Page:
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St. John’s Bangladeshi Community is Constructing Its Own Movie Venue | CBC Information


The Bangladeshi community in St. John’s doesn’t see themselves on screen at the Avalon Mall – so members of the community have created their own theater experience at Memorial University.

The group organized a movie night and transformed the school’s Bruneau Center into a rich tapestry of Bengali films.

“Our local Cineplex doesn’t show Bengali films,” said Maliha Tanjim Dew, president of MUN’s Bangladeshi Cultural Community group, “It’s important for us to create our own space to celebrate our language and culture.”

It wasn’t just a social event; it was also a testament to the Bangladeshi community’s desire for representation in the local film scene.

Maliha Tanjim Dew, president of Memorial University’s Bangladeshi Cultural Community, delivers her closing remarks at the Bengali movie night. (Sakib Ibn Rashid Rhivu/CBC)

The lack of Bengali film screenings in Newfoundland and Labrador has left a void in the cultural experience of the growing community.

Anindya Prakash, a long-time resident of St. John’s, watches Bengali movies online with friends as there are not many big screen options.

“Watching a Bengali movie with the community, feeling the energy of the room, that’s very different,” said Prakash. “This isn’t just about watching a movie, it’s about reliving memories and connecting to our roots.”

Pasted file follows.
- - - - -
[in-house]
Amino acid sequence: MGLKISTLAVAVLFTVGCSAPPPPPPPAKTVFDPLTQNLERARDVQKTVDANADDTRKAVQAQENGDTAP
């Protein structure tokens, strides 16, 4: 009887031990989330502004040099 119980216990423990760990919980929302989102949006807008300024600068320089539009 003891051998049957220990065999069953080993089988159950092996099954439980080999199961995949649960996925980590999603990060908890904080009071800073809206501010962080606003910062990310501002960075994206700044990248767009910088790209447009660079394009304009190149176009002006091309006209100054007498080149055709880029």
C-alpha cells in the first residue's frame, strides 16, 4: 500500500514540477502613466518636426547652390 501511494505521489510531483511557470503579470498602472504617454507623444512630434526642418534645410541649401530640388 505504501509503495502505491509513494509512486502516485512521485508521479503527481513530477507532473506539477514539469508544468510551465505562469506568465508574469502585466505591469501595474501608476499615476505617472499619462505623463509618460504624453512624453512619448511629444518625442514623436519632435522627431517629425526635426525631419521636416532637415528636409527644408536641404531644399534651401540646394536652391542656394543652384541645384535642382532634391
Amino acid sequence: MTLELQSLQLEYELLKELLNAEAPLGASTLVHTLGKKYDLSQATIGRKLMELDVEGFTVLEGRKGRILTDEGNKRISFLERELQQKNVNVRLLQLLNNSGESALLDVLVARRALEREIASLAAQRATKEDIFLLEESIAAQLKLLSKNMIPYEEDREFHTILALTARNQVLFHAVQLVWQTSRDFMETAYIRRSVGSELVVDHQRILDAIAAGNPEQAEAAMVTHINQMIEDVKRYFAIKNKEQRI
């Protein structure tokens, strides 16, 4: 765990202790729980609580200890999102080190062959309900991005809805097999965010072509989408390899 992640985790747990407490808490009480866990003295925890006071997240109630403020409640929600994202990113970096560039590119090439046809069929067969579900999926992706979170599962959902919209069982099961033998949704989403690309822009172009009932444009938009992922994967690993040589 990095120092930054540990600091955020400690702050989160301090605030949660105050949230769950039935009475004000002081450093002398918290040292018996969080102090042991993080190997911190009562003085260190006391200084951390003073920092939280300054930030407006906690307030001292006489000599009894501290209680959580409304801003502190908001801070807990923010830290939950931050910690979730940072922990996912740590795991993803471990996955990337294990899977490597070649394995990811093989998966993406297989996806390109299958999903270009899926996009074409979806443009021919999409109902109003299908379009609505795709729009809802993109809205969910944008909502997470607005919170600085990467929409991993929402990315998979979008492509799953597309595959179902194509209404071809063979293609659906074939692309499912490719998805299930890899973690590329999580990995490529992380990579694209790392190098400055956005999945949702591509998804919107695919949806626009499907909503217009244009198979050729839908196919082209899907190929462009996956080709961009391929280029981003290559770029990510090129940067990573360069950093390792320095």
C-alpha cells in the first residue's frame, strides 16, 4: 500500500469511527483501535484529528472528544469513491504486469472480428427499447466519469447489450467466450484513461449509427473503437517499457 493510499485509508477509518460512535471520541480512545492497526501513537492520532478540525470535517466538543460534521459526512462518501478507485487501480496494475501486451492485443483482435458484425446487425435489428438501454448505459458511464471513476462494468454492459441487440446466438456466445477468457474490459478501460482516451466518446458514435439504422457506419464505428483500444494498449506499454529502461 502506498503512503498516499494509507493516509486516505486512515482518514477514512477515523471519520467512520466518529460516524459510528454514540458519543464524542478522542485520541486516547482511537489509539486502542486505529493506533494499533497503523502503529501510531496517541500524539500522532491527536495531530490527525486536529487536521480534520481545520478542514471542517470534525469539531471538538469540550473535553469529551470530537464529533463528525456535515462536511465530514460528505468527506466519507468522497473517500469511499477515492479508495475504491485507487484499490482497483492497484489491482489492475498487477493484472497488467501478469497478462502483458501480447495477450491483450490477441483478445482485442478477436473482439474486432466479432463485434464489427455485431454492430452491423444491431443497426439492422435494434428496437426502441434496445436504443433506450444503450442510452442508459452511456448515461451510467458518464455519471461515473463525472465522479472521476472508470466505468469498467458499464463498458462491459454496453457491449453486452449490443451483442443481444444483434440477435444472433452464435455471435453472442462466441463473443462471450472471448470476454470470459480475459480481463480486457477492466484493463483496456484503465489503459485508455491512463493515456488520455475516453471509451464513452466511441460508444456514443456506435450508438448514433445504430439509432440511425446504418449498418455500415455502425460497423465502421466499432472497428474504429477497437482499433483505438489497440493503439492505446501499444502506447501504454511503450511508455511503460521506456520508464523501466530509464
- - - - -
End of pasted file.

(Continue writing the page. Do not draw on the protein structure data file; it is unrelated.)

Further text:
To bring the energy to life, the evening was displayed Shomudro Bilash Private Limiteda revered 1999 classic directed by acclaimed Bangladeshi writer and director Humayun Ahmed.

Despite the film’s lack of subtitles, the event attracted a diverse audience and showcased the universal allure of cinema.

In a darkened theater a movie plays on a big screen.
The public joins a screening of the Bengali classic, Shomudro Bilash Private Limited, at MUN’s Bruneau Centre. (Sakib Ibn Rashid Rhivu/CBC)

Among those in attendance was Johnson Zhang, a student from Belize. He sat next to his girlfriend, Rafia Akter, as she translated the film in real time.

“Listening to Rafia translating the dialogue was kind of funny. I laughed after everyone else for a few moments,” Zhang said with a chuckle. “But this gave me a great insight into Bangladeshi culture, which I’m eager to learn more about.”

For Dew, the event was more than just a movie screening; it was a catalyst for fostering cultural dialogue and understanding.

“We want to promote inclusivity through these movie nights,” she said. “Seeing Johnson enjoying the film made me see the potential of this event to transcend cultural barriers.”

A group of people are smiling at the camera, some are raising their thumbs.
Johnson Zhang, fourth from the left, is surrounded by the organizing team of the Bengal movie night. (Sakib Ibn Rashid Rhivu/CBC)

Prakash wants the initiative to bring about wider change.

“I dream of a day when Bangladeshi films are also shown in our Cineplex, such as Toronto, Vancouver or other bigger cities,” said Prakash.

“Our stories and perspectives deserve to be seen and celebrated by a wider audience,” he said.

Dew shares her vision to make Bengali movie night a recurring event. She plans to choose movies based on community votes and include subtitled versions for everyone to enjoy together.

“This is not a one-off. We want everyone to feel involved and share our laughter, our joy and our culture,” she said.

“After all, everyone has to laugh together, not a moment later.”

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